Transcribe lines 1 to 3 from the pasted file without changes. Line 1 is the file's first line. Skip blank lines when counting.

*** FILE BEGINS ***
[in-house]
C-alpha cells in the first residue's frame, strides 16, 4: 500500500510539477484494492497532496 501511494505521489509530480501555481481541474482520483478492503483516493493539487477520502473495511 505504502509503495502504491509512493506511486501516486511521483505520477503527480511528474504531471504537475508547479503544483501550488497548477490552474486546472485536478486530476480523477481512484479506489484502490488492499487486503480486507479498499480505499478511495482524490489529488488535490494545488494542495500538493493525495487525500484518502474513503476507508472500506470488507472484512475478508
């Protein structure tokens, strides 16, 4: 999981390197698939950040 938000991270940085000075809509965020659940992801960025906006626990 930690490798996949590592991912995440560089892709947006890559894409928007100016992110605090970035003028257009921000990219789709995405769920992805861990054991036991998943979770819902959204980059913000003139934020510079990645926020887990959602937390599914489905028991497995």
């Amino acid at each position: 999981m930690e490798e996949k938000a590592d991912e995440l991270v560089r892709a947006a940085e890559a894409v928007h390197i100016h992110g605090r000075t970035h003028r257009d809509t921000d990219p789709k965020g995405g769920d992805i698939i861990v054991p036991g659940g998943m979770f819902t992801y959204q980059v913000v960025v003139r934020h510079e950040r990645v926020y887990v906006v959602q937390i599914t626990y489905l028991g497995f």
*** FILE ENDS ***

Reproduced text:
[in-house]
C-alpha cells in the first residue's frame, strides 16, 4: 500500500510539477484494492497532496 501511494505521489509530480501555481481541474482520483478492503483516493493539487477520502473495511 505504502509503495502504491509512493506511486501516486511521483505520477503527480511528474504531471504537475508547479503544483501550488497548477490552474486546472485536478486530476480523477481512484479506489484502490488492499487486503480486507479498499480505499478511495482524490489529488488535490494545488494542495500538493493525495487525500484518502474513503476507508472500506470488507472484512475478508
């Protein structure tokens, strides 16, 4: 999981390197698939950040 938000991270940085000075809509965020659940992801960025906006626990 930690490798996949590592991912995440560089892709947006890559894409928007100016992110605090970035003028257009921000990219789709995405769920992805861990054991036991998943979770819902959204980059913000003139934020510079990645926020887990959602937390599914489905028991497995």